SOLOMON: Buyout Threat Looms for Public Broadcasting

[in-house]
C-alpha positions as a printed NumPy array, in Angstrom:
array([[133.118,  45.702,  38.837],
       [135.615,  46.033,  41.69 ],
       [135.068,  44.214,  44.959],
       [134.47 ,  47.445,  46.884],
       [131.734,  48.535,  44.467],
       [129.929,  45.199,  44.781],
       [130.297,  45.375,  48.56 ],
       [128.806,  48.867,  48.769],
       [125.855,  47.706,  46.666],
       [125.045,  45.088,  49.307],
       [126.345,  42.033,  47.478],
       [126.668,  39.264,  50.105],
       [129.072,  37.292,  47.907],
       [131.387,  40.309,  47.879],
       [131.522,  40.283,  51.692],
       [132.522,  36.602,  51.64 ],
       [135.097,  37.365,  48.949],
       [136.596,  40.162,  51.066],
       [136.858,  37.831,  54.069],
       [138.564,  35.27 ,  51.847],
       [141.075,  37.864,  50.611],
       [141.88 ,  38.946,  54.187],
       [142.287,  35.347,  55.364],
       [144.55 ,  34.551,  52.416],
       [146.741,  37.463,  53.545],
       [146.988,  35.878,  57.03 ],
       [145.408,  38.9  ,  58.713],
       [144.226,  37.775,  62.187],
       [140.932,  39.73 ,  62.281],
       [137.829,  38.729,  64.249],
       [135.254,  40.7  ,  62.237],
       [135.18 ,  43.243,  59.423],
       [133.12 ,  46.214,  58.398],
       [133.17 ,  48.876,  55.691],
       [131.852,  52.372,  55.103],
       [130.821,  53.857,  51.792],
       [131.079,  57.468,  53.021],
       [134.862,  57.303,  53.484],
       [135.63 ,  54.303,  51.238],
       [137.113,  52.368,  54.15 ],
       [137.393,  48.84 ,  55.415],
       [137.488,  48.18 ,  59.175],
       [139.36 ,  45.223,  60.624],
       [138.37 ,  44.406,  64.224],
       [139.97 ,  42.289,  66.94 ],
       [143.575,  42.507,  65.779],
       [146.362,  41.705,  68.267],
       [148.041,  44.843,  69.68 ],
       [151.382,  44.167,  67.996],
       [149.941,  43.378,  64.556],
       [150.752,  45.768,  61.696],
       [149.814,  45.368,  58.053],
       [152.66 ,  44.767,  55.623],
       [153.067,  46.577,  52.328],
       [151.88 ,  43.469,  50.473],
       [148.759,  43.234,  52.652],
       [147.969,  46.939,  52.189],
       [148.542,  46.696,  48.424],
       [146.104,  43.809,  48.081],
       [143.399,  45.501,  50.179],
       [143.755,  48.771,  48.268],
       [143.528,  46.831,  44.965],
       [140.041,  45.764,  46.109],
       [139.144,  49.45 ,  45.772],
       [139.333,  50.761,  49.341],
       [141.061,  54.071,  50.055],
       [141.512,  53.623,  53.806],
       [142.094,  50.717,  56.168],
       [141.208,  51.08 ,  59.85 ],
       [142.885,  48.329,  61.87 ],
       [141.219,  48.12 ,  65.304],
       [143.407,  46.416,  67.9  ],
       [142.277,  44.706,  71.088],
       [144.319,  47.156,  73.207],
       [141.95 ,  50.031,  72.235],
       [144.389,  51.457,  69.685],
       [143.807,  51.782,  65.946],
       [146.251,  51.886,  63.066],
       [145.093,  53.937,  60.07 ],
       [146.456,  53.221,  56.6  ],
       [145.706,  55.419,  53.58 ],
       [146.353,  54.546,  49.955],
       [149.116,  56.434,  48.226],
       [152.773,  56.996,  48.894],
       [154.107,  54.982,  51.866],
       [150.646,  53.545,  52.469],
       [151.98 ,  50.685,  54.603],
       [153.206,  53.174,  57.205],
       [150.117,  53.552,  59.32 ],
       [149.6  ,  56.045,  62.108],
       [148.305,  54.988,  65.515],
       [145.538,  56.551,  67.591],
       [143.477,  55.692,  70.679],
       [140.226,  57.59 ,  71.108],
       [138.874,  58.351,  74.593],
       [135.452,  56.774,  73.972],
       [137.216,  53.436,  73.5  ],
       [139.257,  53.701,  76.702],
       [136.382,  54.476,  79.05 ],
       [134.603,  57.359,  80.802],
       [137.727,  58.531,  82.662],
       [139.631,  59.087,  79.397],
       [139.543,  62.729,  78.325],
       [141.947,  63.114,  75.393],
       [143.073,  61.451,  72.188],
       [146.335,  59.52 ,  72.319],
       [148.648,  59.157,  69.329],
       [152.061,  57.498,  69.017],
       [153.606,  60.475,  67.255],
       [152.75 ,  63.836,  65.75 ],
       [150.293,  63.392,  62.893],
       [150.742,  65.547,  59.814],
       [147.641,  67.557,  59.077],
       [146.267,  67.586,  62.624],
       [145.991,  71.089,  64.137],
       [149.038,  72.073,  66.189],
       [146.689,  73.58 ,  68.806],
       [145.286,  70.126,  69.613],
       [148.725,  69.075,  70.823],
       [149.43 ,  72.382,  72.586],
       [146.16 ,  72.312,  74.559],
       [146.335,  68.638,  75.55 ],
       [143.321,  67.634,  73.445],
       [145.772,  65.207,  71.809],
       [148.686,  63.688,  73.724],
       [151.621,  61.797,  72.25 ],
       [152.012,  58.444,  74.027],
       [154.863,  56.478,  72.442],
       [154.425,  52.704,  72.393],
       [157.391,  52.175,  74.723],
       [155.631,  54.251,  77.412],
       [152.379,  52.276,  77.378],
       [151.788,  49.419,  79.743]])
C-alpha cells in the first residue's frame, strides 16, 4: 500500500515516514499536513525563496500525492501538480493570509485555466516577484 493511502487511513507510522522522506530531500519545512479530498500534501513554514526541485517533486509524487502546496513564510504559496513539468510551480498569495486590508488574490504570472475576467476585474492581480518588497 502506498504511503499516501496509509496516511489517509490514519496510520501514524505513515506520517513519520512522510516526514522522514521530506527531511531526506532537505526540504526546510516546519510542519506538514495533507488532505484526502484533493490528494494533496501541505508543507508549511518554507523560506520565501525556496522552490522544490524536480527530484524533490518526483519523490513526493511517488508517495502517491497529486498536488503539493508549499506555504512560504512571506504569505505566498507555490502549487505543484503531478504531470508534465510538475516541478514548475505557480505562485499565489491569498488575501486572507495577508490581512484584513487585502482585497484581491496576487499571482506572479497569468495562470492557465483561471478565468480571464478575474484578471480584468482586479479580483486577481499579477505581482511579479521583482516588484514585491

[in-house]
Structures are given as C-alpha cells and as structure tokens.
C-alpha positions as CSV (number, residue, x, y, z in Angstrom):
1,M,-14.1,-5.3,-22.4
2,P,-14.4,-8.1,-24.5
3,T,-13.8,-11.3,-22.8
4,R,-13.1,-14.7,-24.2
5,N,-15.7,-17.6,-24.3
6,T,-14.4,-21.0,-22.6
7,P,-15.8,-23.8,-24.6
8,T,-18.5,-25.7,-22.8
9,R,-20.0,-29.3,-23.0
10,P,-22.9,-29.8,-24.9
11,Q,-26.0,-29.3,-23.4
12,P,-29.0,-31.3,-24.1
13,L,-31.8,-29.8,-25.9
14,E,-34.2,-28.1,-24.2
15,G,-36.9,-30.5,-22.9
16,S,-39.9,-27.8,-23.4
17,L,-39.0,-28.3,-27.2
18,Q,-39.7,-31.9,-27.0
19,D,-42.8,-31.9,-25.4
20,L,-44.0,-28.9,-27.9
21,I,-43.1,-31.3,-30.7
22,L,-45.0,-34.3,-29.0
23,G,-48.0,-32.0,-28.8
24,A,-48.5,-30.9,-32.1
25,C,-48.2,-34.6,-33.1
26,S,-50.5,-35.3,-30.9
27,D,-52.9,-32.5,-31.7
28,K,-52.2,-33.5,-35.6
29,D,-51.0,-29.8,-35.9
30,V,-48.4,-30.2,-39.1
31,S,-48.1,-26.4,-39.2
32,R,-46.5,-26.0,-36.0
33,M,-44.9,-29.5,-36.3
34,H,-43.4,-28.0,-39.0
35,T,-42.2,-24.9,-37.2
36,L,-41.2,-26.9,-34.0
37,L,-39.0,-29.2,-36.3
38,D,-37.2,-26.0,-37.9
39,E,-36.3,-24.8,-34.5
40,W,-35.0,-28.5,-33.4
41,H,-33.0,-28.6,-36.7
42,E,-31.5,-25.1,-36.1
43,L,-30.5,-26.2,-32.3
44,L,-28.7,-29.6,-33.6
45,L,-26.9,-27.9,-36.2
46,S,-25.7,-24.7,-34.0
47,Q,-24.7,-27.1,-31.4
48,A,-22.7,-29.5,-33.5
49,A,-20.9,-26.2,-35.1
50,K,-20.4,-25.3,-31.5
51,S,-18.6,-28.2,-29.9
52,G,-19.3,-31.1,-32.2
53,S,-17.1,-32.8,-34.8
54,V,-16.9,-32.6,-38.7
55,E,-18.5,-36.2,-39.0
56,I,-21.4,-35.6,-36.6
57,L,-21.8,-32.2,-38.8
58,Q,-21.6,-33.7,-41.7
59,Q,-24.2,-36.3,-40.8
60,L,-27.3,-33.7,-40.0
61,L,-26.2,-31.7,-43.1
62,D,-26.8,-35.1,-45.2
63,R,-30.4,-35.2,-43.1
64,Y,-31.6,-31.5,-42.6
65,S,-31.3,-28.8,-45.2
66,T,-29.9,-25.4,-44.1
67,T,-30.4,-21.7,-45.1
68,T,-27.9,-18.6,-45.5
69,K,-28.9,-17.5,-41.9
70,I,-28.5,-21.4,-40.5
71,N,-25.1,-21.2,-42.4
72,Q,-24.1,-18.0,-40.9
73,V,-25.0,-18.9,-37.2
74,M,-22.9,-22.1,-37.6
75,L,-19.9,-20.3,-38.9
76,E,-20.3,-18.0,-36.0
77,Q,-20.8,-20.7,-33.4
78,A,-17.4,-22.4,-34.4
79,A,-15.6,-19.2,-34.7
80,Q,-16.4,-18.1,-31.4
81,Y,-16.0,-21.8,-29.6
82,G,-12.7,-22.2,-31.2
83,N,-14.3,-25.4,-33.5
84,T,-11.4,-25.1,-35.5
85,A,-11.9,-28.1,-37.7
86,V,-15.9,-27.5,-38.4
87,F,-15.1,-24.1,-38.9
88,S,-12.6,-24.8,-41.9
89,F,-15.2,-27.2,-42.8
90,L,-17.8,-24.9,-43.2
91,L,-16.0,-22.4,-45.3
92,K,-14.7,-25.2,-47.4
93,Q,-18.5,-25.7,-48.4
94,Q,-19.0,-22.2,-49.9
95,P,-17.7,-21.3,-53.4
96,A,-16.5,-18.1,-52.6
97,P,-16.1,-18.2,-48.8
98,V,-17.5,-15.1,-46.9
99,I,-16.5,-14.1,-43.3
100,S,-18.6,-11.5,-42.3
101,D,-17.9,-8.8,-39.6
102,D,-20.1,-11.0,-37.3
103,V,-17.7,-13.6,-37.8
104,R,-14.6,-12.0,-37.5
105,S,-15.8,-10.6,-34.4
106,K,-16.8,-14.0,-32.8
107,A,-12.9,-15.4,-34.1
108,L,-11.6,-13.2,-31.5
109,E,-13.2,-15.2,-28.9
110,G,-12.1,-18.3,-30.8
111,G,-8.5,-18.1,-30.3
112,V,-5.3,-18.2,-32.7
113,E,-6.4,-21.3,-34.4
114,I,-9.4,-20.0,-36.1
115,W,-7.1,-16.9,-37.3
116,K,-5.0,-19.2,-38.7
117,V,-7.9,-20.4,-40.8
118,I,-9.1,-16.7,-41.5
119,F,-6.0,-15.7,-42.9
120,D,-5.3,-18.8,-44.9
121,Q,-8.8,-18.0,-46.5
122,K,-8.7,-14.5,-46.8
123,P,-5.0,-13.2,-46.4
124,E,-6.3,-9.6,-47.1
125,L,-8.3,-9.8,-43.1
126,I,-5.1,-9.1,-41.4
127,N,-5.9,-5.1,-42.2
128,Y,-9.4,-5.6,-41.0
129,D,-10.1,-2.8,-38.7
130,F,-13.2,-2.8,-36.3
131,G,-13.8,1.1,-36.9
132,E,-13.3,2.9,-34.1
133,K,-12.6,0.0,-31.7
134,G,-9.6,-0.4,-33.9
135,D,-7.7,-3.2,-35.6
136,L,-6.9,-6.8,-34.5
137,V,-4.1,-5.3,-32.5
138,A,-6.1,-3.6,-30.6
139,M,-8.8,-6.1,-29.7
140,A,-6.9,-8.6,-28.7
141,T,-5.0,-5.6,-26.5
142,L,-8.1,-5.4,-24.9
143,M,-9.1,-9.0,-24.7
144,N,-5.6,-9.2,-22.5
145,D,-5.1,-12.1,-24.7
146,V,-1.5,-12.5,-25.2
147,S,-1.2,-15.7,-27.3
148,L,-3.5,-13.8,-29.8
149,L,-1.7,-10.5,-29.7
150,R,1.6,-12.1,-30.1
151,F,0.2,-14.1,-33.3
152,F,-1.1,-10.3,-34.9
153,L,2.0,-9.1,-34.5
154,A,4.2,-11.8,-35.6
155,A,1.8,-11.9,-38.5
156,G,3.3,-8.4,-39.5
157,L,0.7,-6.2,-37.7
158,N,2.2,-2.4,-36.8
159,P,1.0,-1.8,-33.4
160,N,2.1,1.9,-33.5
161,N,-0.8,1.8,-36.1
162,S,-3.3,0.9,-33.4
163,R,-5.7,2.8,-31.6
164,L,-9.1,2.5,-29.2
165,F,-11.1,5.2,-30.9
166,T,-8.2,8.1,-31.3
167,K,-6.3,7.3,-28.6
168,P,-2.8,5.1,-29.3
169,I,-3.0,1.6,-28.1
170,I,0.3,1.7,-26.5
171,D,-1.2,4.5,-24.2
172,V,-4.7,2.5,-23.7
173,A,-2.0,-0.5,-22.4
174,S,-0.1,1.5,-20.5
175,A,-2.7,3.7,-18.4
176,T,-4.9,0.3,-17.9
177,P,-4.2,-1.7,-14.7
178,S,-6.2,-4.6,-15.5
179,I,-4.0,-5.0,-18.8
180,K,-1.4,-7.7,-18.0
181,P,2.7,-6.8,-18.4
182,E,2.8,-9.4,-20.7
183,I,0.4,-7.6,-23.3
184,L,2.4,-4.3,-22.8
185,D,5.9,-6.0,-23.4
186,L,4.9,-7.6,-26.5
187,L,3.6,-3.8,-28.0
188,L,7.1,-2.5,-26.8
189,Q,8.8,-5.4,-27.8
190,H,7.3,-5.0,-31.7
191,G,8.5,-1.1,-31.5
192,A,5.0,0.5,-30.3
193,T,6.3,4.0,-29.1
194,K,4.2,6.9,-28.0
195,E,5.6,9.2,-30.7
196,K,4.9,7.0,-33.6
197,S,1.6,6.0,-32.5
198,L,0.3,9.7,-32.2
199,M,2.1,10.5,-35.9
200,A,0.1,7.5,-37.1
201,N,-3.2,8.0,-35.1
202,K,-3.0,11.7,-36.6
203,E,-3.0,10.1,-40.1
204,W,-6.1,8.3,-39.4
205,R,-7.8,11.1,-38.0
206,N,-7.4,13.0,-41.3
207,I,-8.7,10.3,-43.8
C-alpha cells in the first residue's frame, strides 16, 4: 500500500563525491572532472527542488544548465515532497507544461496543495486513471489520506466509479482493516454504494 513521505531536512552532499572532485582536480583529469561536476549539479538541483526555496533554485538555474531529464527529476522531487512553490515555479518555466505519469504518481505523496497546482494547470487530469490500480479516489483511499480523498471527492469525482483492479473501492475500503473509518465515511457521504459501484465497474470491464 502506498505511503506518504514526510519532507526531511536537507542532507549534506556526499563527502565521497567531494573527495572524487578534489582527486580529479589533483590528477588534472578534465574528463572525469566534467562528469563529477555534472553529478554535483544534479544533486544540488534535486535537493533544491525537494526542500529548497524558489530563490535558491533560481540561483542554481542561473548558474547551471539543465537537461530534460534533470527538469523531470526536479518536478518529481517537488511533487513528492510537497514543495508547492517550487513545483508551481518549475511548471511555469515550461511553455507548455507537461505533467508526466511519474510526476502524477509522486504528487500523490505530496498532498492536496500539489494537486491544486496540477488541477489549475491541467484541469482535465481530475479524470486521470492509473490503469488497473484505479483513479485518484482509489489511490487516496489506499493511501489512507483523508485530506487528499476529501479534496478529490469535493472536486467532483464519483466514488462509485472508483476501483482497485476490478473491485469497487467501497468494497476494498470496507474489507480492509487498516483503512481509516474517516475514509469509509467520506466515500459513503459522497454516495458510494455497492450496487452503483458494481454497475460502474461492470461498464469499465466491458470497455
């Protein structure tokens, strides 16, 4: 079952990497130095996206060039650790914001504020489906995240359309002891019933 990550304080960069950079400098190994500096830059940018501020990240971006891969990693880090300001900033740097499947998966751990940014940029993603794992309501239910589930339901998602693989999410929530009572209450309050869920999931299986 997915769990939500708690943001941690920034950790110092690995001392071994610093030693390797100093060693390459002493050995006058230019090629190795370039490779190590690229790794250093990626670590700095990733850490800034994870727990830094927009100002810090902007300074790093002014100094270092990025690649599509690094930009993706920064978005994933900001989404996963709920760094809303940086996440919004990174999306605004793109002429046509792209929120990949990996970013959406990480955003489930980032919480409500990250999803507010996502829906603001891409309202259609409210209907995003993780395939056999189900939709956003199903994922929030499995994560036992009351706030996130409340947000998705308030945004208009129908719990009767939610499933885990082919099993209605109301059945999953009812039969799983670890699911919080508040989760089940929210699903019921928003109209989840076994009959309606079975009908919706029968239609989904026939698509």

It could happen to you.This month, thousands of people tuned into their favorite public radio station -- and heard that it's about to disappear.The terse announcement aired on WDCU Radio, the only full- time jazz station in the city of Washington. Just three public radio outlets in the country have a larger black audience. But WDCU's owner, the University of the District of Columbia, is dumping it for $13 million.While the college trustees balance their budget, Salem Communications is celebrating its triumph. The firm already has a chain of 42 religious stations -- and operates a syndicate that provides several hundred affiliates with radio fare such as Oliver North's talk show.With their industry bloated by mergers and buyouts, commercial broadcasters are now drooling over frequencies long reserved as "noncommercial." And they've got plenty of cash to raid the larder.As the public-broadcasting newspaper Current reported, the sale of WDCU "raises concerns that religious broadcasters will approach university licensees ... with offers more tempting than they've seen before." Those colleges "are often cash-strapped and ambivalent about being in the public radio business."Now a protective wall has shattered. Tom Thomas, a consultant for public radio's Station Resource Group, sounded grim when I asked about the WDCU purchase. He called it "the opening of a pathway between the commercial broadcasting sector and the noncommercial band."Public TV stations aren't safe either.A battle is raging in Pittsburgh over the proposed sale of a PBS channel to Cornerstone TeleVision -- which blends Christian fundamentalism with very conservative political messages. On July 7, a Pittsburgh community alliance filed a petition with the Federal Communications Commission to block the deal.How can evangelical broadcasters and for-profit firms get away with grabbing frequencies that have been reserved for public broadcasting? The schemes vary.In Washington, where Salem Communications already owns a major commercial station, Salem's nonprofit arm is buying WDCU Radio. (The nation's airwaves are saturated with religious broadcasters, who now claim 1,648 radio stations -- a third of them noncommercial.)In Pittsburgh, officials at a pair of public TV stations plan to swap one of their channels for a commercial frequency now held by Cornerstone TeleVision. That frequency would then be sold to a company best known for airing infomercials. Bottom line: One of Pittsburgh's two public TV stations would vanish.Across the country, such scenarios are possible because few public stations are really answerable to the "members" who make donations.At pledge time, we're told that these stations belong to us. They don't.If a station's hierarchy opts to sell out, the loyal listeners or viewers who've been sending in contributions have no legal say in the matter.National Public Radio and PBS television are not happy about the specter of some of their affiliates disappearing. But NPR and PBS have been doing a lot themselves to push the public out of public broadcasting.In recent years, on NPR and PBS, brief mentions of big-money patrons have turned into "enhanced underwriter credits" -- in other words, commercials.Meanwhile, a "positive veto" process allows underwriters like Archer Daniels Midland and General Electric to ante up large sums for national shows. Without corporate backing, it's tough for a program to survive.Even broadcasters that have held the line against corporate encroachment are at risk. A case in point is the Pacifica Foundation, which owns listener-supported radio stations heard in New York, Washington, Houston, Los Angeles and San Francisco.While airing progressive views that are scarce on the radio dial, Pacifica is running five stations without a democratic role for the listener-members who send in checks. Pacifica's top officials have vowed not to sell any of its extremely valuable frequencies. But the fact is, there's nothing in the law, or in Pacifica bylaws, to stop them from doing so.Around the nation, hundreds of public radio and TV outlets are licensed to budget-crunched colleges or nonprofit organizations with no real accountability to members who support the stations."Trust us," the public broadcasters say. "And don't forget to pay your pledge."But the lack of democracy in public broadcasting is ominous.Norman Solomon is a syndicated columnist. His book Wizards of Media Oz: Behind the Curtain of Mainstream News (co-authored with Jeff Cohen) has just been published by Common Courage Press.